El Comercio Op-Ed: Hoping for Obama

Excerpted editorial from Monday’s El Comercio newspaper:
By Dr. Enrique Bernales Ballesteros (Doctor of Law, constitutionalist, Executive Director of the Andean Jurists Commission)

If, as millions of people hope, Barack Obama is elected President of the United States, his election will imply change of worldwide dimensions.

It will be the first time a man of the black race assumes the presidency of the world’s top power. This advance against racial discrimination will signify a giant step in favor of free democracy and equality for all.

From a human rights perspective and a deep identification with the principle of non-discrimination, it will mean a stimulus for humanity, particularly for a race that historically has been excluded, in spite of the preamble principles expressed in the Declaration of Independence.

In another sense, Barack Obama embodies the realization of the American Dream and of opportunities for individual progress.

The American dream, in sharp contrast to the practice of slavery, of apartheid and the fanatic persecution of the black race by some groups, becomes a reality with Obama, who overcomes the resistances of a history charged with contraditions betweenthe  text and the facts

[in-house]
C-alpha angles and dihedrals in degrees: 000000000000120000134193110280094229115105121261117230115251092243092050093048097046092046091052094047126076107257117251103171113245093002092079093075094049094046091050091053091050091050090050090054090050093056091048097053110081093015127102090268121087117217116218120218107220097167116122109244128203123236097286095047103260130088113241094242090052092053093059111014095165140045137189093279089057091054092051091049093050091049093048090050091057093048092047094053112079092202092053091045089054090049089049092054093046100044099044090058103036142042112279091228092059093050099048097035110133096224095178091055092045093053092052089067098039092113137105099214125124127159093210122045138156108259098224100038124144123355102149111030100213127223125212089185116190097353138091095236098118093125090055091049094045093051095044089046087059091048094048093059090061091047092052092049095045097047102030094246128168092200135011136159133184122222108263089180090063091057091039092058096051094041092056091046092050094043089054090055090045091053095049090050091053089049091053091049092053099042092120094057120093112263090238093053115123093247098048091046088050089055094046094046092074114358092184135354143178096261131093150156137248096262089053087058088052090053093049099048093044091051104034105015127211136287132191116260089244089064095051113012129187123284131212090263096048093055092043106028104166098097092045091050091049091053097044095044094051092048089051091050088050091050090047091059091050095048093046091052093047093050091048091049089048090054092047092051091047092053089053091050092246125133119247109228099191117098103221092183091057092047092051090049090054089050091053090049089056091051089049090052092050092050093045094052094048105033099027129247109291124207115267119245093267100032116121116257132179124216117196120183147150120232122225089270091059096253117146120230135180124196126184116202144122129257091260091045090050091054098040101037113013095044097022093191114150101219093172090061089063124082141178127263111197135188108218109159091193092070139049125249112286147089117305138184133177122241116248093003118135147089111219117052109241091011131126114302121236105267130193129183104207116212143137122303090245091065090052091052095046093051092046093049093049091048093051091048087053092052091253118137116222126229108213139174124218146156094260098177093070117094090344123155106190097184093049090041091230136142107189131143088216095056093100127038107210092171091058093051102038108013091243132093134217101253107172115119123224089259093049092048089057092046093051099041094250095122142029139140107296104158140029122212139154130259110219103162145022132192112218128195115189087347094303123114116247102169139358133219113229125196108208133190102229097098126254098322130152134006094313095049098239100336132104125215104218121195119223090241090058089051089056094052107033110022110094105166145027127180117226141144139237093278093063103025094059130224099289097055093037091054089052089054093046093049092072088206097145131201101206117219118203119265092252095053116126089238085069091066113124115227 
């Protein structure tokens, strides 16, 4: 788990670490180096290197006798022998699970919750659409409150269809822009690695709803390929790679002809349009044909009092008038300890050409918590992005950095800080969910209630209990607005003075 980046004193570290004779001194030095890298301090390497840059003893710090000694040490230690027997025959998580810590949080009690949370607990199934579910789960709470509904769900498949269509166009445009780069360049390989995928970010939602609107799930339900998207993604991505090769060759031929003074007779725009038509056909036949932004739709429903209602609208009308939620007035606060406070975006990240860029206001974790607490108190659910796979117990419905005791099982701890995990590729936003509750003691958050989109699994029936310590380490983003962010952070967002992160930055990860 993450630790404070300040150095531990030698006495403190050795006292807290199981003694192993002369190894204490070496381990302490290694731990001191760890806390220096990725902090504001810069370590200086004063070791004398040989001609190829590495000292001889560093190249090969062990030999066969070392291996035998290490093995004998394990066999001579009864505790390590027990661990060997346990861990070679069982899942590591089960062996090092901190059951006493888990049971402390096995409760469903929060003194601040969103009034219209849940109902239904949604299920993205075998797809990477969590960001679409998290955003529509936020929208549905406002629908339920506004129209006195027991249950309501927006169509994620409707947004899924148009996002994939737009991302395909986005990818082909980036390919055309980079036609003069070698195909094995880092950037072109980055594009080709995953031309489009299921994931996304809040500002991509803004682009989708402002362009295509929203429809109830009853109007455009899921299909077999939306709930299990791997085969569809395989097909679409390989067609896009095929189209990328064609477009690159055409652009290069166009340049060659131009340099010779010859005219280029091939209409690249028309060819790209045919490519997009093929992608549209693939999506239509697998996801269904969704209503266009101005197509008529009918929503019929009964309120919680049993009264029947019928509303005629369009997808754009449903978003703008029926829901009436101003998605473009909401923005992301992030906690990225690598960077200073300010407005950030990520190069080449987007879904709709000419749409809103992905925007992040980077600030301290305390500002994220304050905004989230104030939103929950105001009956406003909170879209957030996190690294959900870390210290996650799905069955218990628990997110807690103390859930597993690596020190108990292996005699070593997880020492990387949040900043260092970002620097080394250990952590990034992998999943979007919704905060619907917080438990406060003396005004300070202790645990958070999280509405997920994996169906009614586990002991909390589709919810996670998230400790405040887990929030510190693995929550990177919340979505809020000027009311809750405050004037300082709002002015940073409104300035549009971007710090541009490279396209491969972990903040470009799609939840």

Another good reason to hope for Obama is that with him the Democrats will return to power and with it an end to the bad manners and aggressive fundamentalism of George W. Bush, as seen in Guantanamo, in Iraq, in the preventive wars, in the loss of liberties and privacy for citizens and in the hostility toward immigrants.

Obama is a return to idealism and of authentic liberal principles that gave birth to a magnificent nation. He is the line of continuity of the Founding Fathers, reason, respect for constitutional rights and good manners.

All that is expected of Obama is important for the United States and it is for the world. It is, because that country always gave the world the image of being the great guarantor of civilization. Philadelphia in the early years of independence gave us the extraordinary contribution of recognizing the three finest liberal rights: ‘life, liberty, and the pursuit of happiness.’

This was followed by the rough individualism of the entrepreneurs who built the great cities and their great markets, the end of slavery and the sublime message of Abraham Lincoln, the audacity and inspiring leadership of Franklin Delano Roosevelt in the darkest times of the economic crisis, and the idealism of Kennedy.

The United States is also its open culture, its burgeoning middle class, its wise judges and its solid Constitution.

Barack Obama, in short, embodies the return to that country of values that were lost between the flight of hawks. May the return to its roots not be lost! And may hope blossom again.

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